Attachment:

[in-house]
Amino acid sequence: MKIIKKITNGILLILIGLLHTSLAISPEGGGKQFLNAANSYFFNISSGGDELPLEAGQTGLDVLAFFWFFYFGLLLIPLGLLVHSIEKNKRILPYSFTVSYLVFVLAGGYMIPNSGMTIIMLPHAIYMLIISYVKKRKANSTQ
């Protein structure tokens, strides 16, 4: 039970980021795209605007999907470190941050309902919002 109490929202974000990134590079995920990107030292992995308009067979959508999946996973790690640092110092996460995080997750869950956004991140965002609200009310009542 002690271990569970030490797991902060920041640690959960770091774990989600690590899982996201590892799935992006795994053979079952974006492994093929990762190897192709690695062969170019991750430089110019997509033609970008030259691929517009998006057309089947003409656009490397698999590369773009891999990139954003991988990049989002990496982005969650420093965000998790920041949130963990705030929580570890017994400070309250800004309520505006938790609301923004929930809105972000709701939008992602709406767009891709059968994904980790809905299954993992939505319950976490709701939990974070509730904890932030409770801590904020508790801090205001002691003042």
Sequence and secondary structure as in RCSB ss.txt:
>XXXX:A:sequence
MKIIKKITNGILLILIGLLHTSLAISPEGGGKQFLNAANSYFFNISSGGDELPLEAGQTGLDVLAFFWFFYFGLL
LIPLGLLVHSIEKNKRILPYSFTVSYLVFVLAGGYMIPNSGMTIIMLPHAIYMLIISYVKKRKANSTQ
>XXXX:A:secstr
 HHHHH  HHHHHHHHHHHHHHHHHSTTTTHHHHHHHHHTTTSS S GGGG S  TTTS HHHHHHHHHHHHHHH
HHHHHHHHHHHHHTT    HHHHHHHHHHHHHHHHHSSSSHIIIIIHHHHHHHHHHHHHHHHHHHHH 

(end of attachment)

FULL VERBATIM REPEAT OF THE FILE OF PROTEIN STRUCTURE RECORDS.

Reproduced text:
[in-house]
Amino acid sequence: MKIIKKITNGILLILIGLLHTSLAISPEGGGKQFLNAANSYFFNISSGGDELPLEAGQTGLDVLAFFWFFYFGLLLIPLGLLVHSIEKNKRILPYSFTVSYLVFVLAGGYMIPNSGMTIIMLPHAIYMLIISYVKKRKANSTQ
């Protein structure tokens, strides 16, 4: 039970980021795209605007999907470190941050309902919002 109490929202974000990134590079995920990107030292992995308009067979959508999946996973790690640092110092996460995080997750869950956004991140965002609200009310009542 002690271990569970030490797991902060920041640690959960770091774990989600690590899982996201590892799935992006795994053979079952974006492994093929990762190897192709690695062969170019991750430089110019997509033609970008030259691929517009998006057309089947003409656009490397698999590369773009891999990139954003991988990049989002990496982005969650420093965000998790920041949130963990705030929580570890017994400070309250800004309520505006938790609301923004929930809105972000709701939008992602709406767009891709059968994904980790809905299954993992939505319950976490709701939990974070509730904890932030409770801590904020508790801090205001002691003042």
Sequence and secondary structure as in RCSB ss.txt:
>XXXX:A:sequence
MKIIKKITNGILLILIGLLHTSLAISPEGGGKQFLNAANSYFFNISSGGDELPLEAGQTGLDVLAFFWFFYFGLL
LIPLGLLVHSIEKNKRILPYSFTVSYLVFVLAGGYMIPNSGMTIIMLPHAIYMLIISYVKKRKANSTQ
>XXXX:A:secstr
 HHHHH  HHHHHHHHHHHHHHHHHSTTTTHHHHHHHHHTTTSS S GGGG S  TTTS HHHHHHHHHHHHHHH
HHHHHHHHHHHHHTT    HHHHHHHHHHHHHHHHHSSSSHIIIIIHHHHHHHHHHHHHHHHHHHHH 